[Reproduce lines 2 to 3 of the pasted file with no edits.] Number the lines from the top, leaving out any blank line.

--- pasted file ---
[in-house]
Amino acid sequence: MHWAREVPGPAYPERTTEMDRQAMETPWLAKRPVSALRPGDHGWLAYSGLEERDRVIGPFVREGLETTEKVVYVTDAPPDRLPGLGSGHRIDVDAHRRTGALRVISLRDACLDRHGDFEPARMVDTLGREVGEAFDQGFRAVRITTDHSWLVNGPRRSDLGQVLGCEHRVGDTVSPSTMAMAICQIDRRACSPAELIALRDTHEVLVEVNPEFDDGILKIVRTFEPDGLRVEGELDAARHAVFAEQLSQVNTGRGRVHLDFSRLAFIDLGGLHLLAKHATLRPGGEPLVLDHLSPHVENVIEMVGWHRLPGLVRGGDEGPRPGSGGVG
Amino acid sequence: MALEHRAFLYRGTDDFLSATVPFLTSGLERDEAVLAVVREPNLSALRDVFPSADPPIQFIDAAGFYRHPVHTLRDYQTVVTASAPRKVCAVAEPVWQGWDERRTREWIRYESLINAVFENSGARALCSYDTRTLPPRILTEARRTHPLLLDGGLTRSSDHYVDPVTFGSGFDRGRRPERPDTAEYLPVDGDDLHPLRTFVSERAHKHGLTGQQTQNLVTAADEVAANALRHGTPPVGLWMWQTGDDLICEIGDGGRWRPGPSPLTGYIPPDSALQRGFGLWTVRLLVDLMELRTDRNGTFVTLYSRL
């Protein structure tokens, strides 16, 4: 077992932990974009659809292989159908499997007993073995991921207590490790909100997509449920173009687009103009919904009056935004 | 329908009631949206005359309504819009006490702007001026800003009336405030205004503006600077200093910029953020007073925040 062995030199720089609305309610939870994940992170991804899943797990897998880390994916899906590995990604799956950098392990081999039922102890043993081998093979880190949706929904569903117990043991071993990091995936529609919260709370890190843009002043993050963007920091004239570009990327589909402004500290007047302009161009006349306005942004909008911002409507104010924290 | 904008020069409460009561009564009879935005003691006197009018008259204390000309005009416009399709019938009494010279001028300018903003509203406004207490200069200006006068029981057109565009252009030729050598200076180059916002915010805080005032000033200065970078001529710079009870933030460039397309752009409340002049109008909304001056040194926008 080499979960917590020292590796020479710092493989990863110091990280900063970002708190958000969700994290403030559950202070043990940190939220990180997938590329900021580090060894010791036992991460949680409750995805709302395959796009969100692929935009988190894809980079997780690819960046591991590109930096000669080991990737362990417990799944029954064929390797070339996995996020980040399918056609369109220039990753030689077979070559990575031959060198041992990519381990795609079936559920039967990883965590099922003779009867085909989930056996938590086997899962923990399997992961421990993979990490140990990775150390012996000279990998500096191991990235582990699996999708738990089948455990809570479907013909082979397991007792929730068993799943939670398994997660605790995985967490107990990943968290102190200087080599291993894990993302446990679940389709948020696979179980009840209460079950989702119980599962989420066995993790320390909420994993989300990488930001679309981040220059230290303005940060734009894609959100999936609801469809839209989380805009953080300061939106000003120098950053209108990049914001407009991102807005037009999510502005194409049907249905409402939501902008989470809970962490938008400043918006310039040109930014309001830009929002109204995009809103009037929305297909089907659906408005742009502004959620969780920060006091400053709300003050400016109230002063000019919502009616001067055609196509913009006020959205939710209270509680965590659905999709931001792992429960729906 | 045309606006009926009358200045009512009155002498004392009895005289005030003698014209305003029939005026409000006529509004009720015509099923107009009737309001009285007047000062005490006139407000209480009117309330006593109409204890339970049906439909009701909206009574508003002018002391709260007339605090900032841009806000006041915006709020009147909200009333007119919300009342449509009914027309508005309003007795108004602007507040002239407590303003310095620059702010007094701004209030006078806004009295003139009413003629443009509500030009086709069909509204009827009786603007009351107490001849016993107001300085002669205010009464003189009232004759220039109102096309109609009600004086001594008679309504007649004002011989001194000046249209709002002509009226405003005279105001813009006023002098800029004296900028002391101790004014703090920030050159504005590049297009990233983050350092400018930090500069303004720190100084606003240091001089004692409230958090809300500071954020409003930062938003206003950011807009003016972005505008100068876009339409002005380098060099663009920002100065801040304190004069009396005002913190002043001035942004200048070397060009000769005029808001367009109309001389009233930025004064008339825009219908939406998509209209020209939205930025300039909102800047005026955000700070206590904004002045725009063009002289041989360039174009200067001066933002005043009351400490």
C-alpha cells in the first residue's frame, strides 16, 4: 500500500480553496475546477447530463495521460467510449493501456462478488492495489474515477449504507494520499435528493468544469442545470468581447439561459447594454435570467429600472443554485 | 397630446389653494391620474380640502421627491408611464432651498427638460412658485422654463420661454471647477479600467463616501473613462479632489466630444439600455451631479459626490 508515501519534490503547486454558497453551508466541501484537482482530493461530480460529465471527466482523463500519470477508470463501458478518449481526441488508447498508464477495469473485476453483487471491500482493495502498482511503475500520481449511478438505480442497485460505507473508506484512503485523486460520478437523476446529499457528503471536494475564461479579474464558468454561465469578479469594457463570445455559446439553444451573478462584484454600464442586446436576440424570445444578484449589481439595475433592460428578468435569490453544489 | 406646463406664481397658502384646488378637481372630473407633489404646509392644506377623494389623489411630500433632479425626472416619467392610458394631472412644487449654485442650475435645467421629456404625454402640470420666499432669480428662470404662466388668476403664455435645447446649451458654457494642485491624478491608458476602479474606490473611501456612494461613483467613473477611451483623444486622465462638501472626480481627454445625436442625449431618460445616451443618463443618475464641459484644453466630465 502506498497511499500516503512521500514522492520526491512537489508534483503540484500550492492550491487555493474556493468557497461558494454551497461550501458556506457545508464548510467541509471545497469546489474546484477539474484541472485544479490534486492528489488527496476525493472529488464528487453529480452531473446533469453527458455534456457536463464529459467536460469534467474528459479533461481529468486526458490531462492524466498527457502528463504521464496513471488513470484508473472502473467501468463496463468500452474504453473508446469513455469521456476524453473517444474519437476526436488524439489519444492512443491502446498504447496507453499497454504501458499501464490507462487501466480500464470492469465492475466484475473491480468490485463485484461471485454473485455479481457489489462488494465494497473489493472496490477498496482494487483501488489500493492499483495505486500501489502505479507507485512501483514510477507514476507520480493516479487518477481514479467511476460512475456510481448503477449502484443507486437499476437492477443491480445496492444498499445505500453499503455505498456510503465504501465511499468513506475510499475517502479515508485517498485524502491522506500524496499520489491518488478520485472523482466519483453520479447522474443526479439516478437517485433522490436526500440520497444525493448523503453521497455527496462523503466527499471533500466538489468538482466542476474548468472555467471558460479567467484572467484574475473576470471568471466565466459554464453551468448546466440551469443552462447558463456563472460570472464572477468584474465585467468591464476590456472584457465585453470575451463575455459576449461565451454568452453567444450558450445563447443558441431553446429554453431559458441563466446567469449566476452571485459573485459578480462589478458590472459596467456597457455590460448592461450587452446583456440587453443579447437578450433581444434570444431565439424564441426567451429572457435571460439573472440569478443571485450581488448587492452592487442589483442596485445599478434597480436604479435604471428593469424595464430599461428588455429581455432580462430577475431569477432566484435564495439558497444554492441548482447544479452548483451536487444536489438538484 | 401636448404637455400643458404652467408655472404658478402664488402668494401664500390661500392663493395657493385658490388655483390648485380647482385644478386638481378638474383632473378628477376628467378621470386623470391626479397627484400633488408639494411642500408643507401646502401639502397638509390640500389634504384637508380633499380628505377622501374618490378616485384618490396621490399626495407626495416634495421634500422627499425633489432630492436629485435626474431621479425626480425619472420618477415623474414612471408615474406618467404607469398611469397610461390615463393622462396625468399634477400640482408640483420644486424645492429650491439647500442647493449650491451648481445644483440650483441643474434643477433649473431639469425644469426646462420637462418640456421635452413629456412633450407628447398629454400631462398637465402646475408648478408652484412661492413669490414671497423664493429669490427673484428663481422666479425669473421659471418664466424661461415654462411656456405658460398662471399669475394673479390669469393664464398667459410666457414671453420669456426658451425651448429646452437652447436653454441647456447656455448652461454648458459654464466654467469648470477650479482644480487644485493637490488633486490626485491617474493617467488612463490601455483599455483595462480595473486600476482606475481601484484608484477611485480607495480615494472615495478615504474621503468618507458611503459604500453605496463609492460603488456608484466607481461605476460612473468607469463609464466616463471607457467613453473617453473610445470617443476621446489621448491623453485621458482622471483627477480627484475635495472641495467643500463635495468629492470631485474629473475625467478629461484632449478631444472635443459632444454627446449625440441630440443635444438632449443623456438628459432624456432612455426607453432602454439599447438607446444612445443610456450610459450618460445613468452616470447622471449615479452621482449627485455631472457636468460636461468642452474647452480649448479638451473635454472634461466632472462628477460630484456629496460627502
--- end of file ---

Amino acid sequence: MHWAREVPGPAYPERTTEMDRQAMETPWLAKRPVSALRPGDHGWLAYSGLEERDRVIGPFVREGLETTEKVVYVTDAPPDRLPGLGSGHRIDVDAHRRTGALRVISLRDACLDRHGDFEPARMVDTLGREVGEAFDQGFRAVRITTDHSWLVNGPRRSDLGQVLGCEHRVGDTVSPSTMAMAICQIDRRACSPAELIALRDTHEVLVEVNPEFDDGILKIVRTFEPDGLRVEGELDAARHAVFAEQLSQVNTGRGRVHLDFSRLAFIDLGGLHLLAKHATLRPGGEPLVLDHLSPHVENVIEMVGWHRLPGLVRGGDEGPRPGSGGVG
Amino acid sequence: MALEHRAFLYRGTDDFLSATVPFLTSGLERDEAVLAVVREPNLSALRDVFPSADPPIQFIDAAGFYRHPVHTLRDYQTVVTASAPRKVCAVAEPVWQGWDERRTREWIRYESLINAVFENSGARALCSYDTRTLPPRILTEARRTHPLLLDGGLTRSSDHYVDPVTFGSGFDRGRRPERPDTAEYLPVDGDDLHPLRTFVSERAHKHGLTGQQTQNLVTAADEVAANALRHGTPPVGLWMWQTGDDLICEIGDGGRWRPGPSPLTGYIPPDSALQRGFGLWTVRLLVDLMELRTDRNGTFVTLYSRL